the norm of the sub-block. Moreover, for each sub-block Ba2
and Ba2, we found that the Euclidean norm of the symmetric
part was less than 3.5% of the norm of the sub-block.
Fig. 6 shows results for the estimated mass parameters maE
aE versus sequence for the rigid base model. As another
and m
check on the simulation, we tested the estimated values against
na+1 from
the palindromic symmetry relation ma = m
section 2.9, which states that the mass of the reference-strand
base in basepair 1 should be equal to the mass of the
complementary-strand base in basepair n, and so on. The data
in the Figure show that this relation is nearly satisfied for all
basepairs. Indeed, we found that the maximum value of
the relative difference |DmaE|/maE was 1.8%, where DmaE =
Ena+1. We further checked the symmetry relations
maE m
a
c = C
cna+1 and Ga = CGna+1C for the center of mass and
rotational inertia components. For the center of mass components, we found that the maximum difference |DcaE| (Euclidean
norm) was 0.04 Å, which is small compared to inter-atomic
distances (about 1 Å), or even to the precision of atomic
Cartesian coordinates in X-ray structures (roughly 0.1 Å). For
the rotational inertia components, we compared principal
values and axes rather than the matrices themselves. Denoting
the principal values of GaE by la1,E r la2,E r la3,E, and similarly
na+1
for CG
C (notice that the principal values of this
E
na+1
matrix are identical to those for G
), we found that the
E
maximum value of the relative difference |Dla3,E|/la3,E was 10%,
|Dla2,E|/la2,E was 14% and |Dla1,E|/la1,E was 34%. We remark
that this last value occurred at an isolated basepair (a = 4) and
that |Dla1,E|/la1,E did not exceed 16% for the other basepairs
C were found
(a a 4). For all a, the matrices GaE and CGna+1
E
na+1
to have three distinct principal values lai,E and li,E
, and the
relative rotation angles between corresponding principal axes
triads were less than 12 degrees. Thus the palindromic
symmetry relations were all approximately satisfied. Notice
that the satisfaction of these relations does not preclude context
effects. That is, the relations can be satisfied even when a base at
one location in the oligomer exhibits parameters different from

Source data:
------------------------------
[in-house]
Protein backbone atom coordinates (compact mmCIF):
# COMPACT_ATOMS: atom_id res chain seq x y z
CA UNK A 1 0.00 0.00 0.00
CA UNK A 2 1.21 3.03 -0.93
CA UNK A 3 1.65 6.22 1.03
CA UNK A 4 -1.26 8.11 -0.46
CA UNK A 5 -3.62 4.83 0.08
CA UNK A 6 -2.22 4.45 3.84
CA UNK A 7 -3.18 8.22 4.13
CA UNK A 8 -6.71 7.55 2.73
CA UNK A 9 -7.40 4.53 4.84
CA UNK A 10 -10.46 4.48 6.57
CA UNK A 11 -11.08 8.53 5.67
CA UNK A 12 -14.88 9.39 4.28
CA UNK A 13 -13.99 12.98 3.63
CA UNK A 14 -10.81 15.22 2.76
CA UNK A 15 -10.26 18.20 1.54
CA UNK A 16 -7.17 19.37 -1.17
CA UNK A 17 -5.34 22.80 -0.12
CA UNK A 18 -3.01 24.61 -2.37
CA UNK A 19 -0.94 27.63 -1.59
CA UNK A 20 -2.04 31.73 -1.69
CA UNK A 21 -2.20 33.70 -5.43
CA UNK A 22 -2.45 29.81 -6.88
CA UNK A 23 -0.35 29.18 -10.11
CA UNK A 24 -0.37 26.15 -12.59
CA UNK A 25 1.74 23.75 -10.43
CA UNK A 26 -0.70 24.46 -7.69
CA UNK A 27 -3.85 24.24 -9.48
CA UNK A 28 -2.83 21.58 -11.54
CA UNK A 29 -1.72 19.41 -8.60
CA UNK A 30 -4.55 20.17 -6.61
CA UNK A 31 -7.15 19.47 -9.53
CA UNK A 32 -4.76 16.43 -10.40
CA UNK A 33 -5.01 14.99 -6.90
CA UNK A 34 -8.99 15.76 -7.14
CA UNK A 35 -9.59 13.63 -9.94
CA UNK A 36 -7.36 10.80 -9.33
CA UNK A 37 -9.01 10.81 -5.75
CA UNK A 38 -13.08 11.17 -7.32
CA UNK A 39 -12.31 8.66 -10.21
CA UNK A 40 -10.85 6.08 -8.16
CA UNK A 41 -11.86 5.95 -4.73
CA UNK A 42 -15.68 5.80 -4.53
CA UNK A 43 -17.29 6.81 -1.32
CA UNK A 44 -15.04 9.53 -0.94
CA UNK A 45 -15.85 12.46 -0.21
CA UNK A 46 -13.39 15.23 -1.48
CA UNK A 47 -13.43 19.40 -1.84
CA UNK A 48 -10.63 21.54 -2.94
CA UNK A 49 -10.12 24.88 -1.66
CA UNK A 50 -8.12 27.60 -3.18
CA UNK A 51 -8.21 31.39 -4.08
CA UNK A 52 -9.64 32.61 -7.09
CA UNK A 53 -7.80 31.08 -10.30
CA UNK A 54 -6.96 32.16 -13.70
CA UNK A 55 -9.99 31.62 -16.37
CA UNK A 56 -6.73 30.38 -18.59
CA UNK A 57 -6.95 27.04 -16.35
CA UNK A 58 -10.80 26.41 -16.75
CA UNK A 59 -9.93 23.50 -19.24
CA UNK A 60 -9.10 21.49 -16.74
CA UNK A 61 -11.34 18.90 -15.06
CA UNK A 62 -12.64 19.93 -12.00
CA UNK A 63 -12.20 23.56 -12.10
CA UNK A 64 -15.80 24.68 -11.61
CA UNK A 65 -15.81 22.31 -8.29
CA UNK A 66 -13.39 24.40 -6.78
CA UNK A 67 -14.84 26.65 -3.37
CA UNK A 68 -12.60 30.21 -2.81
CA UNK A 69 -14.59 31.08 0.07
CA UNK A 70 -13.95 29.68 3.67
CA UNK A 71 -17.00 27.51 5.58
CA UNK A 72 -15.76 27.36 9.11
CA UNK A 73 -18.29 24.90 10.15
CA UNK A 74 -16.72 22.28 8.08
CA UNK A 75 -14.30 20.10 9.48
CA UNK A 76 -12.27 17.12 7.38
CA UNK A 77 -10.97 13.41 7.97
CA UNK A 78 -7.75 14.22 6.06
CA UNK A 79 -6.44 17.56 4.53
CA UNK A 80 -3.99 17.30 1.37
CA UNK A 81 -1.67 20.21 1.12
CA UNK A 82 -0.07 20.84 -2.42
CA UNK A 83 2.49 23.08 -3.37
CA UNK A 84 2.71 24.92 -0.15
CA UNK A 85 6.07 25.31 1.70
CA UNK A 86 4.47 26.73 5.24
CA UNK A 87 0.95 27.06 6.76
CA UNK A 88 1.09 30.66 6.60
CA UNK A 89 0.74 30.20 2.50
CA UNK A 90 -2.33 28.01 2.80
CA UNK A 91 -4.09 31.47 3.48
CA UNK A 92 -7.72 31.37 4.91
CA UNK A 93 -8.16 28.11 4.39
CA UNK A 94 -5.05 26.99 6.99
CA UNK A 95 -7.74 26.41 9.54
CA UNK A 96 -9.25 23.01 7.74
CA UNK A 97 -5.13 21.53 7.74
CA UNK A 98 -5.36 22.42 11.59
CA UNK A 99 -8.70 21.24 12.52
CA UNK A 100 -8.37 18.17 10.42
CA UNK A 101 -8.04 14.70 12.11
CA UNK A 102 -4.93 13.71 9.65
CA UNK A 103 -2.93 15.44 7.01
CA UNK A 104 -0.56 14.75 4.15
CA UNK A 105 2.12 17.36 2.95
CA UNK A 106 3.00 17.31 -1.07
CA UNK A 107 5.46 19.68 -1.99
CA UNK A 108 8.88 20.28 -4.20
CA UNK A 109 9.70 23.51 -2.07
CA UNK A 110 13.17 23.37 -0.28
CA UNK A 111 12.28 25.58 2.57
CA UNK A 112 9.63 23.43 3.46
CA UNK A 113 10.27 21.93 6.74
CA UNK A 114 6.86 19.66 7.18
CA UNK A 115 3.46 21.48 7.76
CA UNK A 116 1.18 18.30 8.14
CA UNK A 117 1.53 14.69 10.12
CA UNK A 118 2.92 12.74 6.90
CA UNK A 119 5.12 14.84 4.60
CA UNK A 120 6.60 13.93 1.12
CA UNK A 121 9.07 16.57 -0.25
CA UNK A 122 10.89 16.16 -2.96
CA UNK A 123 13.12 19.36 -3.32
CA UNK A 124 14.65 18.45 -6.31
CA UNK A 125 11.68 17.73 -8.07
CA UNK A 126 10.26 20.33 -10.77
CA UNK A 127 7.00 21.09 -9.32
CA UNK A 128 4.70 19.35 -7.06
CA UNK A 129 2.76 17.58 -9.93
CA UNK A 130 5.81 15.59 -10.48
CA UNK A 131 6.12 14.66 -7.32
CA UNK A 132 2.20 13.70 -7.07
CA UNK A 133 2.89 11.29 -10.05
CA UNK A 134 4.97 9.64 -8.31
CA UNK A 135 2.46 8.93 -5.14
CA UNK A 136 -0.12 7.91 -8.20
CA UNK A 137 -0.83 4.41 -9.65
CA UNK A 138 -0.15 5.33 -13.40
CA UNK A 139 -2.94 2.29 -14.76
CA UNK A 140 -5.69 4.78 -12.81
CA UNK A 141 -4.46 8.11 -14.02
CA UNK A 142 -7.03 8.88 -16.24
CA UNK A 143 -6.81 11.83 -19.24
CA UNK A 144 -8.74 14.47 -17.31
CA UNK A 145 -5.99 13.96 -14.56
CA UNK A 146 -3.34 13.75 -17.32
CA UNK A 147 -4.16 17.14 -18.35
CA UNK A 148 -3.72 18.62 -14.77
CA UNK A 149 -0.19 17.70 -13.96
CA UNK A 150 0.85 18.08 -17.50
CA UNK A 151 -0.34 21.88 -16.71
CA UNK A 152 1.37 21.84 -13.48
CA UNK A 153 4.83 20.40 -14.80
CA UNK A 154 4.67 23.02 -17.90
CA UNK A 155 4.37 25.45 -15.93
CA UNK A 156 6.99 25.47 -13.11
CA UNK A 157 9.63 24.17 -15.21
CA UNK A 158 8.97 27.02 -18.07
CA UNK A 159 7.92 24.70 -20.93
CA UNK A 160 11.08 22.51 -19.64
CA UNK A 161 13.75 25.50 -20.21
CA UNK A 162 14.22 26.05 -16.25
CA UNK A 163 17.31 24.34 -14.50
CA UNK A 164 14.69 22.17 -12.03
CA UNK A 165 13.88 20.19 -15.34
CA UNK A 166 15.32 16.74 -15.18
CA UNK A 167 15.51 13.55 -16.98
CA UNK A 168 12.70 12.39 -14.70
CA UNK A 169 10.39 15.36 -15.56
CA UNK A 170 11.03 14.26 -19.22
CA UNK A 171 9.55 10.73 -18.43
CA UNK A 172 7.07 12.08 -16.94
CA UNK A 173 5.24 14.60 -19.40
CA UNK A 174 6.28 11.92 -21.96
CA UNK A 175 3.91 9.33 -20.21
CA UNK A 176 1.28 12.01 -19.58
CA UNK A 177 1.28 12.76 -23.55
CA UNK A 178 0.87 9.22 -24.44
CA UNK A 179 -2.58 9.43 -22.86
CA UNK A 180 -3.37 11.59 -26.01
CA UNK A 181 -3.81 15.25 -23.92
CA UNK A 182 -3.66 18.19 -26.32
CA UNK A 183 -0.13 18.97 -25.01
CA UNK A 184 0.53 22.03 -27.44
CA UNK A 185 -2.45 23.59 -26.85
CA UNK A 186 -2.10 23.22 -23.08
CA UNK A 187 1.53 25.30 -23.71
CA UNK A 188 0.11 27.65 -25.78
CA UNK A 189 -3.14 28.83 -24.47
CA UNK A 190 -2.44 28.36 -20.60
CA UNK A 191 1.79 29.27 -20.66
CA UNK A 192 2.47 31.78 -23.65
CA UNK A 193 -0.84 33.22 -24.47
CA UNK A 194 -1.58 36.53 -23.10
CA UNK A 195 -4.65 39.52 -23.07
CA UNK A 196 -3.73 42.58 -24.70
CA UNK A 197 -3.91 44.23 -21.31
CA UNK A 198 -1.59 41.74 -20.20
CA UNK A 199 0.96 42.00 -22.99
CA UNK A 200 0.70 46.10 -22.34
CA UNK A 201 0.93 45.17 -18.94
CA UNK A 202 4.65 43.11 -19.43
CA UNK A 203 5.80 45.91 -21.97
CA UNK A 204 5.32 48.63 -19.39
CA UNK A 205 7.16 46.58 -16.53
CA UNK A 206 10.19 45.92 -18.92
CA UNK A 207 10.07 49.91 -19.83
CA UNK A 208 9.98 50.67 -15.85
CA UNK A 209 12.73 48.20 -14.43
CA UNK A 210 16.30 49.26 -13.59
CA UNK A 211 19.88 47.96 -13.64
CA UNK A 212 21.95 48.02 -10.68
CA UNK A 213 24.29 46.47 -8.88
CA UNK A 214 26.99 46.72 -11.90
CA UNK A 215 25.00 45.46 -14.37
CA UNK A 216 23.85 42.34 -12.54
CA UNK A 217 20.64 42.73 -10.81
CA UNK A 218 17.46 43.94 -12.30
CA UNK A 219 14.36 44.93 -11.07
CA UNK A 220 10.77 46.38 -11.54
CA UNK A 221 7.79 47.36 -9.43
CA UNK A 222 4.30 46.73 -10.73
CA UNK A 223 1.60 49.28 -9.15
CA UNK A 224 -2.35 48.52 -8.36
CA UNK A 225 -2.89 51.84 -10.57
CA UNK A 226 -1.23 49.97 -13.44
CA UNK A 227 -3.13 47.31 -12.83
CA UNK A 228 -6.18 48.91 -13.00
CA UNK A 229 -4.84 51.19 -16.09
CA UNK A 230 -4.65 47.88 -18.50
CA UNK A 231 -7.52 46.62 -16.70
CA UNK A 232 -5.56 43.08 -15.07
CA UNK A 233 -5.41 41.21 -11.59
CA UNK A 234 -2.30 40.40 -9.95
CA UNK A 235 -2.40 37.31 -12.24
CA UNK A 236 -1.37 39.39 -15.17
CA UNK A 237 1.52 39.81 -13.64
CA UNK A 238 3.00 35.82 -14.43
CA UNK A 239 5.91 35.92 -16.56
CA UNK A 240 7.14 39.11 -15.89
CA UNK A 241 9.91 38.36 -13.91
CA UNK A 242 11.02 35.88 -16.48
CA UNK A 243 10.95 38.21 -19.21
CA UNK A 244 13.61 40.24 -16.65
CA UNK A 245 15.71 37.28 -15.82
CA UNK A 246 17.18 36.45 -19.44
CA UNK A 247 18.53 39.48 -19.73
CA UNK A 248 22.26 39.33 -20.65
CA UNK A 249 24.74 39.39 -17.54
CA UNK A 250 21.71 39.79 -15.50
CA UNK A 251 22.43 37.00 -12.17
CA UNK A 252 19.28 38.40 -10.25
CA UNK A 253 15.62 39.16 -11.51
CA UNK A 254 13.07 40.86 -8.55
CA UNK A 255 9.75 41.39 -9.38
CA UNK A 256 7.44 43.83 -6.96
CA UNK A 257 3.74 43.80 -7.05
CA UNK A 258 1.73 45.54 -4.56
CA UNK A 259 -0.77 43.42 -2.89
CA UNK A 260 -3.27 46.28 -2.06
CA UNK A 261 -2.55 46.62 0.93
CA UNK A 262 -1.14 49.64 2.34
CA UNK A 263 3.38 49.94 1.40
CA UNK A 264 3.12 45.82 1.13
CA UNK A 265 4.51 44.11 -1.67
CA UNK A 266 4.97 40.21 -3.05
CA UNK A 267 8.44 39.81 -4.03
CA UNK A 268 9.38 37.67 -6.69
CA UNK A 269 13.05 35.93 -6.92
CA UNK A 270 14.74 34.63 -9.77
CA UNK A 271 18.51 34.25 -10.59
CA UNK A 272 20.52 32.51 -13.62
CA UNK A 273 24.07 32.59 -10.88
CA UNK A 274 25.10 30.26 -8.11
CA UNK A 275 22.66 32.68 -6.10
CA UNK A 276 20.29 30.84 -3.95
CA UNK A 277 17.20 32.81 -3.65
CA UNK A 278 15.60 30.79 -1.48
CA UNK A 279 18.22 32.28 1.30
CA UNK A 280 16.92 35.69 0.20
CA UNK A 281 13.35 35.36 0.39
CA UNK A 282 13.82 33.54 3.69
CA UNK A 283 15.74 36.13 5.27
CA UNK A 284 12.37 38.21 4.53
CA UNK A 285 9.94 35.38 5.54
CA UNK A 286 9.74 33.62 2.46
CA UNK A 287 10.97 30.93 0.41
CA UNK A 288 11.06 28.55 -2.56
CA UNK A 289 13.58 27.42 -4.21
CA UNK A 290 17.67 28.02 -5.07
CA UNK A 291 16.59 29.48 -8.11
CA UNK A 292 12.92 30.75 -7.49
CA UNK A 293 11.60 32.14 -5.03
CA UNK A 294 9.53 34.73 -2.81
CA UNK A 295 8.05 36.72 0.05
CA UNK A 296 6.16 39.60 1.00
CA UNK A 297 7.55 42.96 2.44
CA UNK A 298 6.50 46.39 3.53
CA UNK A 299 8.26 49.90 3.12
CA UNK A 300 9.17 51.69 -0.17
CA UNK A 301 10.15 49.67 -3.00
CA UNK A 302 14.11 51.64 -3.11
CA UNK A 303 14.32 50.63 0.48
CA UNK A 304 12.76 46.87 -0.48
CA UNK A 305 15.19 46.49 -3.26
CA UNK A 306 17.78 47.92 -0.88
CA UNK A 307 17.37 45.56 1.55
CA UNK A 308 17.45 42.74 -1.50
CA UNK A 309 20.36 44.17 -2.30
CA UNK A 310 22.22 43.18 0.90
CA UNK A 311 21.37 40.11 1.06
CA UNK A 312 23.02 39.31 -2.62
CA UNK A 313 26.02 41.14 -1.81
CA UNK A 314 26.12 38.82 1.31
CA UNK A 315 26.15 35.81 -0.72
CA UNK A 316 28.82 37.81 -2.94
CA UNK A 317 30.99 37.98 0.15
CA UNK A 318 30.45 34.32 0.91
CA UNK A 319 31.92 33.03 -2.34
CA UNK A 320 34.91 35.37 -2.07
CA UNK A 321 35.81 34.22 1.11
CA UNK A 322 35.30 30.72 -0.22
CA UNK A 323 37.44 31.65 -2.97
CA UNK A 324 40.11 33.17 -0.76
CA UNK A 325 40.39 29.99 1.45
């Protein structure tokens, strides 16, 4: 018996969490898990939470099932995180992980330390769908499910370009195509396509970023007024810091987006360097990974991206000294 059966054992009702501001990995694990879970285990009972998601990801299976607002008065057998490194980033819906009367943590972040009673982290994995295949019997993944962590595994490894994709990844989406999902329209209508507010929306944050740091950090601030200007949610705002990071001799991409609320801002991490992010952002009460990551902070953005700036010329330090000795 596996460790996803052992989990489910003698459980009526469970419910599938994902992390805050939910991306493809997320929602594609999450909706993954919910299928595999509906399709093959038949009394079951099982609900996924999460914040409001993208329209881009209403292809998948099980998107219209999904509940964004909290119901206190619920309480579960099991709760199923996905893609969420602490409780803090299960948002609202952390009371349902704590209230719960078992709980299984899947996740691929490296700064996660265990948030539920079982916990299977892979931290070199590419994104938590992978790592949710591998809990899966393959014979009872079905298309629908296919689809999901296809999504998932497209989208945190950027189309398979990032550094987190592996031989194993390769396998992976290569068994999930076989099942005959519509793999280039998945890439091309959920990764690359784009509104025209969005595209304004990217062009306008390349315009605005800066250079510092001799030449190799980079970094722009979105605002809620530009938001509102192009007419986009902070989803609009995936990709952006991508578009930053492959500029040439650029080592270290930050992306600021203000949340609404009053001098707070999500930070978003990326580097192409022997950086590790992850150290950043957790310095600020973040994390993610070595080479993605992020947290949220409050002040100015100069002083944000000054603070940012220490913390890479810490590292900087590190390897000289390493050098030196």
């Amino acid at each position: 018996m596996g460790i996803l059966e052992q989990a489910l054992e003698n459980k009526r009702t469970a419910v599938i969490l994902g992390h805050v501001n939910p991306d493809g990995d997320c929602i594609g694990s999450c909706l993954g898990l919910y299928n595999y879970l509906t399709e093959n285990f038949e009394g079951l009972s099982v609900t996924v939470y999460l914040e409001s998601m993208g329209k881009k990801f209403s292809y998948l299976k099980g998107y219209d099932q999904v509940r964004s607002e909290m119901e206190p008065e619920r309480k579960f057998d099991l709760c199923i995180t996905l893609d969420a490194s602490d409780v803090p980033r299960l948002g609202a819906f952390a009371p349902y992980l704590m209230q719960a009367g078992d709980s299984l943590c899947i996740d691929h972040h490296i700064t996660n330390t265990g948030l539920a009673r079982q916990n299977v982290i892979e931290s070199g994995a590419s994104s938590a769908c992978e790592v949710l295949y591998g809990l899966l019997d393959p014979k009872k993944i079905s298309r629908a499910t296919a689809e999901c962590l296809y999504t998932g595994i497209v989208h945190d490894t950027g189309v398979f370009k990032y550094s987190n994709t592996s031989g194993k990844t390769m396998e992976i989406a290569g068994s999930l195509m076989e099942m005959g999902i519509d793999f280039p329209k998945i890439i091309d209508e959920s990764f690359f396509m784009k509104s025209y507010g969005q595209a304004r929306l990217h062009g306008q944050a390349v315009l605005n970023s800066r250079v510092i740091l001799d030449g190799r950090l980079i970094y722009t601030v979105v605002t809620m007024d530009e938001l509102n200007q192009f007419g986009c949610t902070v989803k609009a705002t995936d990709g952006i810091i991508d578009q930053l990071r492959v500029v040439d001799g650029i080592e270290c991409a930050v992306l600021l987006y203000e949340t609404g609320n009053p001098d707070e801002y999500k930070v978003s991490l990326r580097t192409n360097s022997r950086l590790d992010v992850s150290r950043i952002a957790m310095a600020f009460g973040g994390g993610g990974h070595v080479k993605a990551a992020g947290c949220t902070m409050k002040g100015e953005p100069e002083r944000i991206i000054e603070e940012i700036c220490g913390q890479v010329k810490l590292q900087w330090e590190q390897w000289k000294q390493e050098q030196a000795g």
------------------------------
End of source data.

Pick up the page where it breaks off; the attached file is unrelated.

those of an identical base at another location.
Phys. Chem. Chem. Phys., 2009, 11, 10565–10588 | 10581
Table 1 Selected mass parameters for the bases A, G, C and T in the rigid base model. The data in normal font are estimated values obtained from
the fine-sampled trajectory. For bases A and T, the average over the oligomer is given, with standard deviation shown in parentheses. For bases G
and C, the two values from each oligomer end are given, ordered in the 5 0 to 3 0 direction of the reference strand. The data in bold font refer to bases
in their canonical geometries as defined in section 4. The data in italic font refer to purine or pyrimidine rings in their canonical geometries (bases
with exocyclic heavy atoms and hydrogens removed)
m (u)
c1 (Å)
c2 (Å)
c3 (Å)
l1 (1045 kg m2)
l2 (1045 kg m2)
l3 (1045 kg m2)
A
G
C
T
127 (1)
134
116
0.93
0.46
0.75
3.00
2.52
2.74
0.00
0.00
0.00
2.51
3.46
1.90
5.05
5.18
4.36
8.57
8.64
6.26
129, 128
150
116
0.93,
0.76
0.75
2.99,
2.25
2.74
0.02,
0.00
0.00
2.70,
4.22
1.90
5.15,
7.44
4.36
8.60,
11.66
6.26
89, 89
110
76
0.60,
0.25
0.22
3.92,
3.36
3.70
0.02,
0.00
0.00
1.04,
2.11
1.18
2.18,
4.06
1.23
4.54,
6.17
2.41
89 (1)
125
76
0.56 (0.01)
0.08
0.22
3.93 (0.01)
3.50
3.70
0.00 (0.02)
0.00
0.00
1.1 (0.12)
2.56
1.18
2.50 (0.11)
5.81
1.23
4.43 (0.21)
8.31
2.41
(0.02)
(0.02)
(0.01)
(0.08)
(0.23)
(0.29)
Table 1 shows selected mass parameters for the bases A, G,
C and T in the rigid base model obtained by different means.
Shown are estimated values obtained from the fine-sampled
trajectory, values obtained for the bases in their canonical
geometries as defined in section 4, and values obtained for only
the purine or pyrimidine rings in their canonical geometries. In
all cases, the estimated mass mE is consistently smaller than
that of the canonical base, but larger than that of the mere
canonical ring. The estimated center of mass coordinates c1,E
and c2,E are all systematically shifted compared to the
canonical values, whereas the estimated coordinates c3,E are
all nearly identical to the canonical values. The estimated
principal values li,E of the rotational inertia matrix are nearly
all smaller than the canonical base values and larger than the
canonical ring values. The only exceptions occur for the
smallest principal values of C and T. Here the estimated values
fall below those of the canonical bases and rings. The
differences between the estimated and canonical values of